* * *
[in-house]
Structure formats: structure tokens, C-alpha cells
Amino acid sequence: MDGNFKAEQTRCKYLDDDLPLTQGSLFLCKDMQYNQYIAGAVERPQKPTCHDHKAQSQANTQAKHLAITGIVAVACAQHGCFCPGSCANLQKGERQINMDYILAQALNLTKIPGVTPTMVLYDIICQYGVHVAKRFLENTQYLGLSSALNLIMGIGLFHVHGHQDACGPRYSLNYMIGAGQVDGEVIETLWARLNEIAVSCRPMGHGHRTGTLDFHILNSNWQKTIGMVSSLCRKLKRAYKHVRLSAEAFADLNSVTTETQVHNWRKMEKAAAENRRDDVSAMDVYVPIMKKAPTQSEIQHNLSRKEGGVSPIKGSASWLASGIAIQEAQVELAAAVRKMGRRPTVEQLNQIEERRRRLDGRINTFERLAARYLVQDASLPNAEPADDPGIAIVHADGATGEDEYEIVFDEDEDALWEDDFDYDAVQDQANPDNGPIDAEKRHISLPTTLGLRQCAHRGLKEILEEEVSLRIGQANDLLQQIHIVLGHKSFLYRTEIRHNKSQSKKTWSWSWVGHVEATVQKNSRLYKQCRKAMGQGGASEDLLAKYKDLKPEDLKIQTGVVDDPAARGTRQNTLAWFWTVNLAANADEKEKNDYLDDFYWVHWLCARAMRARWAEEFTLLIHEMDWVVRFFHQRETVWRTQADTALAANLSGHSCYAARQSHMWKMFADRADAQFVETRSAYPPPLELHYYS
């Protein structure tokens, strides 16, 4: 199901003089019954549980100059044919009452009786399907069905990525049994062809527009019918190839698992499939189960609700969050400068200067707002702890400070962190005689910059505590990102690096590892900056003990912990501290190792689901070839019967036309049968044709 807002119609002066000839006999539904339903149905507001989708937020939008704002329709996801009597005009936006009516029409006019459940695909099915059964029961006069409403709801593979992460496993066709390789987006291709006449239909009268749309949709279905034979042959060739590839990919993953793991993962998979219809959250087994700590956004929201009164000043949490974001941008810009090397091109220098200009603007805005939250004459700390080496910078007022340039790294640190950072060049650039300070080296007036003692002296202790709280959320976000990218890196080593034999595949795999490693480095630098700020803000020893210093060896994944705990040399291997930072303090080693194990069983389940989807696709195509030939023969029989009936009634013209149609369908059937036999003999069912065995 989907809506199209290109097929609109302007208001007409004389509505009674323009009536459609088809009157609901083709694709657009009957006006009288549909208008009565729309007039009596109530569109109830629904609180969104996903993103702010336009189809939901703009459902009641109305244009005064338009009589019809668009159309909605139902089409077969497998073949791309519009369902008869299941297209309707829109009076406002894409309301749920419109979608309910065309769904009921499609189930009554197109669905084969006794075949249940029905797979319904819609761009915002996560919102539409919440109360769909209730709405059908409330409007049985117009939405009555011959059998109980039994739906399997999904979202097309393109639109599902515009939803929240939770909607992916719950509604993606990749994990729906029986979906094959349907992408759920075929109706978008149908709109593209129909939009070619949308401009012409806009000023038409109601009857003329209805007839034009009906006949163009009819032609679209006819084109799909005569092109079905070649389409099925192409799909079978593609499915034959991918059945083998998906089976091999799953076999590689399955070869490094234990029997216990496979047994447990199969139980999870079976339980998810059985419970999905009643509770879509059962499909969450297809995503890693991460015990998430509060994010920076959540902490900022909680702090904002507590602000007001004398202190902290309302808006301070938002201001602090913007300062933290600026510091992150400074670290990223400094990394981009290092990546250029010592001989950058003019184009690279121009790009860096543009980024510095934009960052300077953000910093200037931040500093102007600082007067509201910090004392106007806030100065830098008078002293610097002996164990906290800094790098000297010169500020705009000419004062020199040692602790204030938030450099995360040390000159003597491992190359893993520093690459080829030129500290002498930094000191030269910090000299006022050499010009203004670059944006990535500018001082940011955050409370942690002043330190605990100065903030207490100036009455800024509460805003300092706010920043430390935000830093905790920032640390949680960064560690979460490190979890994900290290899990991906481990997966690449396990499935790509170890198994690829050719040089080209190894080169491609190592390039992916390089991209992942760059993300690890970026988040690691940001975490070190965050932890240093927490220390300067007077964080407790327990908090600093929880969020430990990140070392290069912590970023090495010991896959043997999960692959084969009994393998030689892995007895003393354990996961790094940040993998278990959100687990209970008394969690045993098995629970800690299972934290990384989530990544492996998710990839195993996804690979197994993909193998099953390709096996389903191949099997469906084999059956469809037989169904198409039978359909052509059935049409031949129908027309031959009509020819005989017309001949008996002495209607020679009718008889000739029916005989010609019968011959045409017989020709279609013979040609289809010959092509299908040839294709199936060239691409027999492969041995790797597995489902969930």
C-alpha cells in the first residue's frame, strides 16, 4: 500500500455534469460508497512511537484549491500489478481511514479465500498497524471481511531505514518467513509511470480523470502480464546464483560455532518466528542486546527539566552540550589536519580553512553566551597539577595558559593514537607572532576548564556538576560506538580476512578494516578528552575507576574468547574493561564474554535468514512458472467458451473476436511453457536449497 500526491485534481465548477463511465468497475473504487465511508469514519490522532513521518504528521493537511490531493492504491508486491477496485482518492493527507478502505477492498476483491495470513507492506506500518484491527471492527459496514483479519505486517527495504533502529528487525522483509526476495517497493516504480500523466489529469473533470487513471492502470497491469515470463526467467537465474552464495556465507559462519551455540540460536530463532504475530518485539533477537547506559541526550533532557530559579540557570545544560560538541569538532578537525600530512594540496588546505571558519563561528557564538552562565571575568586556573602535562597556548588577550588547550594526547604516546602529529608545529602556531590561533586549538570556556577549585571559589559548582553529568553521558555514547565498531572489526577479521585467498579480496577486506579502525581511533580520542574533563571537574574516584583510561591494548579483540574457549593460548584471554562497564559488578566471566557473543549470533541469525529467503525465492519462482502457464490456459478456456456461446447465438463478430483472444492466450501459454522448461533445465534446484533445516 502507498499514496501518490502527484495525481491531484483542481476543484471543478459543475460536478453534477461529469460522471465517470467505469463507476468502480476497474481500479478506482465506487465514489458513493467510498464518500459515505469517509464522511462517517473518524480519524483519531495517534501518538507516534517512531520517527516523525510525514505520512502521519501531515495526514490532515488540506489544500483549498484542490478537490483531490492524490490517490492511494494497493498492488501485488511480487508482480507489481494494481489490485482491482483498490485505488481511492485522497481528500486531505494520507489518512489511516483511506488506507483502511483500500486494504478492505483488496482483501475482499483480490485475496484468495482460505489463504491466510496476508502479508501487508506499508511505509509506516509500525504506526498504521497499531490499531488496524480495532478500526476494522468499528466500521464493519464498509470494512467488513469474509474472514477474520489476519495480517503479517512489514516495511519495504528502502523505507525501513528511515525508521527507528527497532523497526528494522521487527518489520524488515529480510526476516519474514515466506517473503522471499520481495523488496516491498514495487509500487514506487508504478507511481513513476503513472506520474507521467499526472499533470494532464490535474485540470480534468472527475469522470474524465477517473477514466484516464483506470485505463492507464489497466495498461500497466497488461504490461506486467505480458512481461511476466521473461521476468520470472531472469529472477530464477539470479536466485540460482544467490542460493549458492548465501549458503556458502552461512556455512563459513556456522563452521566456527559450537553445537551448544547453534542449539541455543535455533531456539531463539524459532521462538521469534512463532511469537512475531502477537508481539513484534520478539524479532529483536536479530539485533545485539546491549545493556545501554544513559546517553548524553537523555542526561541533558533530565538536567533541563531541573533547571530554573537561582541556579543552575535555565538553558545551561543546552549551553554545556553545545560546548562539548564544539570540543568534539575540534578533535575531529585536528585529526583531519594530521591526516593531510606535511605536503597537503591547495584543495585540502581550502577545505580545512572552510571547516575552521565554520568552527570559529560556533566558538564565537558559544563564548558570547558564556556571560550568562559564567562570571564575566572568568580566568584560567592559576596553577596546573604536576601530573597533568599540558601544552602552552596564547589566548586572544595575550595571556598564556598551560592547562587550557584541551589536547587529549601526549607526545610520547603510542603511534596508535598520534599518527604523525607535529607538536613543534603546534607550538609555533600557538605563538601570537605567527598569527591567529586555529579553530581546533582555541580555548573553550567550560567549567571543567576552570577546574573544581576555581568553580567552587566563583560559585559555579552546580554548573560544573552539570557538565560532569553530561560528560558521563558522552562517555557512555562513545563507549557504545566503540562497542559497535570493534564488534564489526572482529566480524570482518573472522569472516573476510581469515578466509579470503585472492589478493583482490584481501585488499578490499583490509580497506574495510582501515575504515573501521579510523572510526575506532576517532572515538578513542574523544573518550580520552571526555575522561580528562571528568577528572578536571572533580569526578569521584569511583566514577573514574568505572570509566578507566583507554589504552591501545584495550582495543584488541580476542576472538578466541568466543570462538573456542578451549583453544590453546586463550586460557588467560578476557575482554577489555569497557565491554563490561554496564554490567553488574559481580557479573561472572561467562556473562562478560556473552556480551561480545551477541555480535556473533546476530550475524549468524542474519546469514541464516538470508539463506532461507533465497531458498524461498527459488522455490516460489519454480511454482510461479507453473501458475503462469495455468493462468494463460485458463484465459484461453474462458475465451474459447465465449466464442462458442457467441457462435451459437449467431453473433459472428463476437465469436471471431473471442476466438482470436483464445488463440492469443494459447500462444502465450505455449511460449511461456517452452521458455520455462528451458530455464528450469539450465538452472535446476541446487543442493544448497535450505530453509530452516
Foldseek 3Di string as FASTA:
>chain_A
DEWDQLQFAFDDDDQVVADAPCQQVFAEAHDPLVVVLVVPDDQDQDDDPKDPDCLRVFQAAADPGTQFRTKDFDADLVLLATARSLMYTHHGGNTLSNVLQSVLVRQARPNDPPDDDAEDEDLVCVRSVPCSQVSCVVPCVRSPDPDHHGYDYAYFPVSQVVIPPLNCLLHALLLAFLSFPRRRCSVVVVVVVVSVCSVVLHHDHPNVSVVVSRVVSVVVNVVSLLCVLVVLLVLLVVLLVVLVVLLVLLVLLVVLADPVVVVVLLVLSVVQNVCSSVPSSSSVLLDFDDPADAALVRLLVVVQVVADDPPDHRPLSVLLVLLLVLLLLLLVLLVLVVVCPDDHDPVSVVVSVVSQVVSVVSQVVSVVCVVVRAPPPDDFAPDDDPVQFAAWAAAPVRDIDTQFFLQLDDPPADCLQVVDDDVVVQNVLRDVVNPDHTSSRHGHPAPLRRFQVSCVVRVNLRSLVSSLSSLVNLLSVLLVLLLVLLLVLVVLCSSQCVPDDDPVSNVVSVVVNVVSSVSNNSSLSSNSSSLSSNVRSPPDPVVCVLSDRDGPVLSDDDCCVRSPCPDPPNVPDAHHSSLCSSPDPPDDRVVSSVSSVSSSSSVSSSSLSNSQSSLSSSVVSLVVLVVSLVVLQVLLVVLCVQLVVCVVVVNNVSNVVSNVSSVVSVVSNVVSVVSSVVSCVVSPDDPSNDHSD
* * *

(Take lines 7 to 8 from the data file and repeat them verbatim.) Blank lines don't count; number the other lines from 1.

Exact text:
>chain_A
DEWDQLQFAFDDDDQVVADAPCQQVFAEAHDPLVVVLVVPDDQDQDDDPKDPDCLRVFQAAADPGTQFRTKDFDADLVLLATARSLMYTHHGGNTLSNVLQSVLVRQARPNDPPDDDAEDEDLVCVRSVPCSQVSCVVPCVRSPDPDHHGYDYAYFPVSQVVIPPLNCLLHALLLAFLSFPRRRCSVVVVVVVVSVCSVVLHHDHPNVSVVVSRVVSVVVNVVSLLCVLVVLLVLLVVLLVVLVVLLVLLVLLVVLADPVVVVVLLVLSVVQNVCSSVPSSSSVLLDFDDPADAALVRLLVVVQVVADDPPDHRPLSVLLVLLLVLLLLLLVLLVLVVVCPDDHDPVSVVVSVVSQVVSVVSQVVSVVCVVVRAPPPDDFAPDDDPVQFAAWAAAPVRDIDTQFFLQLDDPPADCLQVVDDDVVVQNVLRDVVNPDHTSSRHGHPAPLRRFQVSCVVRVNLRSLVSSLSSLVNLLSVLLVLLLVLLLVLVVLCSSQCVPDDDPVSNVVSVVVNVVSSVSNNSSLSSNSSSLSSNVRSPPDPVVCVLSDRDGPVLSDDDCCVRSPCPDPPNVPDAHHSSLCSSPDPPDDRVVSSVSSVSSSSSVSSSSLSNSQSSLSSSVVSLVVLVVSLVVLQVLLVVLCVQLVVCVVVVNNVSNVVSNVSSVVSVVSNVVSVVSSVVSCVVSPDDPSNDHSD